Press & Blogs


Are Smart Motorways A Good Thing For Your Fleet?

Are Smart Motorways A Good Thing For Your Fleet?

If you haven’t yet seen a new Smart Motorway in action, you’ve most likely encountered the roadworks that precede them. Several of the UK’s motorways have already been converted to Smart Motorways and there are plans to convert even more. But what are Smart Motorways and are they a good thing for your fleet?

What are Smart Motorways?

Smart Motorways are sections of motorways that utilise different speed limits to improve the flow of traffic. The aim is to control the flow and speed of traffic so that vehicles approaching slow moving traffic are slowed down ahead of reaching the jam. This will avoid vehicles having to slam on their brakes to significantly reduce their speed which can prevent the jam from getting worse.

The stretches of road that have been converted to Smart Motorways are monitored from a control tower to determine how many lanes should be open and at what speed the traffic should be travelling at different times of the day. For example, during peak times, the hard shoulder might be opened as an additional lane and the speed limit dropped to 50 mph to improve the flow of traffic.

The Smart Motorway conversions started back in 2006 on a stretch of the M42. The initial conversions showed promising results which is why we’re noticing the scheme all round the country.

Are Smart Motorways actually working?

So we know that the aim of Smart Motorways is to control and improve the flow of traffic, safety, and environmental impact of road travel. 11 years on, are they working?

Analysis of traffic has shown that there have been improvements. Roads are safer with fatalities on Smart Motorways halving and the seriousness of injuries has been reduced. Journey reliability has improved by nearly 25% and when there are road traffic incidents, lanes can be closed incredibly quickly to allow access for Emergency Services.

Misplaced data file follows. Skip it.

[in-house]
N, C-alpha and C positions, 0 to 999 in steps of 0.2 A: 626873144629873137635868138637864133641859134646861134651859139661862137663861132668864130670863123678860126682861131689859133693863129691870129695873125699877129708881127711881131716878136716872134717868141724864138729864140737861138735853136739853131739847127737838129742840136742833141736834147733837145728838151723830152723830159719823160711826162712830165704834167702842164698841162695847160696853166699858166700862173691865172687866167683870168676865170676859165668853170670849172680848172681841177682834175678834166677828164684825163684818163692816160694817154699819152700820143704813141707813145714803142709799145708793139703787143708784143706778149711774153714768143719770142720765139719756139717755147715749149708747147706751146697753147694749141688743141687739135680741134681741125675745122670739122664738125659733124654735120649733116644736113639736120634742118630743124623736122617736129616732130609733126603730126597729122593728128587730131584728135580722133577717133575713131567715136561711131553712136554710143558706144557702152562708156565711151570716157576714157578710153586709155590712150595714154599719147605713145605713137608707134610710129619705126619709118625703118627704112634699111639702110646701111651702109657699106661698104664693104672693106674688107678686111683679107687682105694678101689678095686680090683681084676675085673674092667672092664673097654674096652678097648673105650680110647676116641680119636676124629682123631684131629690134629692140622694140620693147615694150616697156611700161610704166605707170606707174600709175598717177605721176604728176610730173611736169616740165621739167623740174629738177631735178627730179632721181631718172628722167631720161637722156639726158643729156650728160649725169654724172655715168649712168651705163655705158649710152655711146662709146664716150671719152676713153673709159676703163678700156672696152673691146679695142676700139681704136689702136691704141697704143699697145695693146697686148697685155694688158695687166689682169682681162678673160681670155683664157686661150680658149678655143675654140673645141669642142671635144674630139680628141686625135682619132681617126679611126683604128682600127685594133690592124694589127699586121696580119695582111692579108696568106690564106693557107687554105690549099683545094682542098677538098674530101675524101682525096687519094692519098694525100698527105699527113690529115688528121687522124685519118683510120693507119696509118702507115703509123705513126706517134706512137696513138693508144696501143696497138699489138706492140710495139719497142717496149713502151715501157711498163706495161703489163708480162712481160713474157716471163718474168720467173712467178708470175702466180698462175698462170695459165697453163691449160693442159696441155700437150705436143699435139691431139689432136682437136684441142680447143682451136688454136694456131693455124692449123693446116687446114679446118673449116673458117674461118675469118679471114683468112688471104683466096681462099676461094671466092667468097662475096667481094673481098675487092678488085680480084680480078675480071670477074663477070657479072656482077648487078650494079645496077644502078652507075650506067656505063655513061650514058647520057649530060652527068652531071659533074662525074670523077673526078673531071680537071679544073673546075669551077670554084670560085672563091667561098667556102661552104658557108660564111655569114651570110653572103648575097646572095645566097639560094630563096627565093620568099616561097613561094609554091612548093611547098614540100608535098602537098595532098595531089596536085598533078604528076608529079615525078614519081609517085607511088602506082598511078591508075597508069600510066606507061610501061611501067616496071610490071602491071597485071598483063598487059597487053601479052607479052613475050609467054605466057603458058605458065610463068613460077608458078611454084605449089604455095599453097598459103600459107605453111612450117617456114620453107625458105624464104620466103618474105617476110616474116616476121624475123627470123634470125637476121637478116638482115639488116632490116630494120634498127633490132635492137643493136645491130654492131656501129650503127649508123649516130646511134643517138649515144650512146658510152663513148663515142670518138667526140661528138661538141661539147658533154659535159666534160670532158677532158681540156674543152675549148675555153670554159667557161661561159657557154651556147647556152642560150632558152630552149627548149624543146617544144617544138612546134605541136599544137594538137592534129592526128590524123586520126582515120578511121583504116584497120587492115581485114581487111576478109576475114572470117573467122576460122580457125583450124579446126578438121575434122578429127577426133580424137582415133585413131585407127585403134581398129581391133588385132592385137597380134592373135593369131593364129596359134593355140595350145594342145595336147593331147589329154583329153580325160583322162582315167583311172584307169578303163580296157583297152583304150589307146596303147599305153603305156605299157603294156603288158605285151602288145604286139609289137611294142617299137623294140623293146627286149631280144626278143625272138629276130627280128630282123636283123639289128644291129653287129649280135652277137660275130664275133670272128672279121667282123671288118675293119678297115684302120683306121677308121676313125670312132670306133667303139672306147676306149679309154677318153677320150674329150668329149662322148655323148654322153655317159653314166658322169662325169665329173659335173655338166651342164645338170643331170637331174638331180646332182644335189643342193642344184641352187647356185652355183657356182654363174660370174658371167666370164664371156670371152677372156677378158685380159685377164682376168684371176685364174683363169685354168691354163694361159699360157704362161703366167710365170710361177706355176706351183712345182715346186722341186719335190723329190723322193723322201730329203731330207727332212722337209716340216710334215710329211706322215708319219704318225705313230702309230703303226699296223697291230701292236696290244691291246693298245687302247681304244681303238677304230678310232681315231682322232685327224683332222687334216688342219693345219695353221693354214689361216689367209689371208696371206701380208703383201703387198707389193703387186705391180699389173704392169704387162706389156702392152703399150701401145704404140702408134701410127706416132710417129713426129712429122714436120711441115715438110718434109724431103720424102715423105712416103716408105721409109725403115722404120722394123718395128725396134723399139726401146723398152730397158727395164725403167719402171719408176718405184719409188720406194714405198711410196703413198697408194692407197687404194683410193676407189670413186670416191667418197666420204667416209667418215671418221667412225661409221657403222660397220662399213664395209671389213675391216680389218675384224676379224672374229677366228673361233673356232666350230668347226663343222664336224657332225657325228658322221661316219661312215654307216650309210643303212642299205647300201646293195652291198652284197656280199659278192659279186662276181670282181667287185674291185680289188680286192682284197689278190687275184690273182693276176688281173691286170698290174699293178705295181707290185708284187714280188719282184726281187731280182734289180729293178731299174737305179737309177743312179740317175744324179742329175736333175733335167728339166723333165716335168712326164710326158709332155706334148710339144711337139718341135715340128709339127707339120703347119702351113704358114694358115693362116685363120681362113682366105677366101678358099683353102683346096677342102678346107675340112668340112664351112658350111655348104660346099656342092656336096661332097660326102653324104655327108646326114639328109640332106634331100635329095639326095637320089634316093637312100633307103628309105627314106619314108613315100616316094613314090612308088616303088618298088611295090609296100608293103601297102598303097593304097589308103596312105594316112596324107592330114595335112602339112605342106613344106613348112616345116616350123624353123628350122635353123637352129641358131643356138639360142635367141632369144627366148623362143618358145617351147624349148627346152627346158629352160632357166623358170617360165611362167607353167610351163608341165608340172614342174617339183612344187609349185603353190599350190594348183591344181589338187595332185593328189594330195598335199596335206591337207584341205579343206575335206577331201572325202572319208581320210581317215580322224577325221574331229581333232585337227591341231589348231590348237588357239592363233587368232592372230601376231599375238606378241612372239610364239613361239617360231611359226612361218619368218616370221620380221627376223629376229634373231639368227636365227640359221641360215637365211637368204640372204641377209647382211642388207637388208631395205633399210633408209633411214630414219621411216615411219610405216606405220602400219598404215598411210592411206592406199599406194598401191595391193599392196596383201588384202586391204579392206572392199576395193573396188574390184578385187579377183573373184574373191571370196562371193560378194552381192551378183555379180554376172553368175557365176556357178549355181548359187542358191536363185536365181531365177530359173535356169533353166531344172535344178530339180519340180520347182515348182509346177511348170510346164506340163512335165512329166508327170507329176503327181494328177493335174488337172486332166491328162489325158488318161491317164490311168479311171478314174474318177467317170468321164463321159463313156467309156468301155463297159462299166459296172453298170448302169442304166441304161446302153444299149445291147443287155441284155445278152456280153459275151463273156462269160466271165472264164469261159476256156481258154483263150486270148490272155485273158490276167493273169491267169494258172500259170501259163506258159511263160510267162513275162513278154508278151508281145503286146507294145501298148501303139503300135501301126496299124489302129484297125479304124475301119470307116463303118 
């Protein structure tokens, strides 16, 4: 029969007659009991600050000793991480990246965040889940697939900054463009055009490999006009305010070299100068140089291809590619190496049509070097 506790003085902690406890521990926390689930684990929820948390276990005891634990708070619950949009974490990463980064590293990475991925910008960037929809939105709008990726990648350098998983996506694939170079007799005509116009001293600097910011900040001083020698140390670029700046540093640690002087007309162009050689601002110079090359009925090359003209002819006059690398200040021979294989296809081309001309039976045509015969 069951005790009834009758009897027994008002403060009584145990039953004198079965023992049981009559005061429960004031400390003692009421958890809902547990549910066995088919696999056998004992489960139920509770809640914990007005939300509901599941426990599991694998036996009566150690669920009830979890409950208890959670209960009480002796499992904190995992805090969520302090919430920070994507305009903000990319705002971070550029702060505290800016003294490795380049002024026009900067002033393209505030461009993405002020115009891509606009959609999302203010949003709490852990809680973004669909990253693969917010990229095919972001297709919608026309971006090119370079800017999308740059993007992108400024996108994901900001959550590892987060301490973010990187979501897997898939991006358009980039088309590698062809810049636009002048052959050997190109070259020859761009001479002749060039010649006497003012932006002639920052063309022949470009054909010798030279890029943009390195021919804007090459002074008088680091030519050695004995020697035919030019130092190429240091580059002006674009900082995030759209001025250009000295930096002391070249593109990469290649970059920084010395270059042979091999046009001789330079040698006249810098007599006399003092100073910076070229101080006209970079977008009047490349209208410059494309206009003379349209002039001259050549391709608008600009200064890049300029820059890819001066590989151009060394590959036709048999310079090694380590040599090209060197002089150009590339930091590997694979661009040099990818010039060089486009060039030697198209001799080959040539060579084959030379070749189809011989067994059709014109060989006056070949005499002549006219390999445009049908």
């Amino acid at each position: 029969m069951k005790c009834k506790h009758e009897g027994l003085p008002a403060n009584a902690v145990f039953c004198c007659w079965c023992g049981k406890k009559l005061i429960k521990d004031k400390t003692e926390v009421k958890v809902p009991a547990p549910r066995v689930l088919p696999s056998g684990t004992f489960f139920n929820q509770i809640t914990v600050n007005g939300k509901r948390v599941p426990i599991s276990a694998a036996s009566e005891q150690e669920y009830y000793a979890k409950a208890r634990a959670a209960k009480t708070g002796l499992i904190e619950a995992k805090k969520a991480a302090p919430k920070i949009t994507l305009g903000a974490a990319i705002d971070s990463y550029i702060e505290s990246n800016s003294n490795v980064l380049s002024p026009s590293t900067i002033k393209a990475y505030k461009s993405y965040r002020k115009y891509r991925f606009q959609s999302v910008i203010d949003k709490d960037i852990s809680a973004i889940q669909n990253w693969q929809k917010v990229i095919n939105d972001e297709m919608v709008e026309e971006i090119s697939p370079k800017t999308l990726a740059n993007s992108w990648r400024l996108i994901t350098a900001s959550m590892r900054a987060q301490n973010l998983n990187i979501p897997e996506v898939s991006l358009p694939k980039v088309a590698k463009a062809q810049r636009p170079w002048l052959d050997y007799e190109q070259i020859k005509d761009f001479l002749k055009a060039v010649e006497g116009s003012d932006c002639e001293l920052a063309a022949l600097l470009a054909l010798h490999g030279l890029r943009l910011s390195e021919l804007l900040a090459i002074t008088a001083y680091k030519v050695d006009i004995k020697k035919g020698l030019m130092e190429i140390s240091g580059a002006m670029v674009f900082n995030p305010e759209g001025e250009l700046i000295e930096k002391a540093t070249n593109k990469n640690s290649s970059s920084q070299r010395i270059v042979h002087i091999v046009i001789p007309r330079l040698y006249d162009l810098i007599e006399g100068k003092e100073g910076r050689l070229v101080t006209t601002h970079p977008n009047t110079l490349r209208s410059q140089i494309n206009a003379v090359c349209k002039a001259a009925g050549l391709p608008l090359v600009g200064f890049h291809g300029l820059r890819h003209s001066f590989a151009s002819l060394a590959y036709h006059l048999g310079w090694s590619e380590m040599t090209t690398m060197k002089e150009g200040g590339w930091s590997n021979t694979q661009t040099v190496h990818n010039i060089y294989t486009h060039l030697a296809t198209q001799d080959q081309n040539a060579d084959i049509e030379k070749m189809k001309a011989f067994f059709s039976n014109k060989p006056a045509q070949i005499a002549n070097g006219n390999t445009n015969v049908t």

There doesn’t yet, however, seem to be any evidence to suggest that the scheme has either increased or reduced carbon emissions and pollution. Although we don’t seem to have any proof either way, Environmental groups fear that pollution could increase, but Highways England maintains the stance that better flow of traffic should help to reduce emissions. As we aren’t able to see the impact that Smart Motorways are having on pollution, it’s something that will be closely monitored as the scheme continues.

Are Smart Motorways a good thing for your fleet?

The short answer is yes; we believe that Smart Motorways are a good thing (should they successfully achieve the impact that is expected).

For starters, improved traffic flow means less sharp braking and accelerating. We already know that constantly braking and accelerating throughout a journey can have a significant negative impact on the wear and tear of your vehicles. This means that with Smart Motorways, your vehicles should stay in tip top shape for longer.

Secondly, analysis has already proved that Smart Motorways have improved safety on our motorways. There are fewer fatalities (perhaps the absolute worst nightmare for any business) meaning that not only are your vehicles safer, but so are your employees.

Finally, if Smart Motorways do reduce pollution as Highways England expects them to, then the carbon footprint of your business is going to be reduced. It can be difficult to be environmentally friendly when you’re running a fleet of cars, but hopefully Smart Motorways can help you along to become a greener, more environmentally aware business.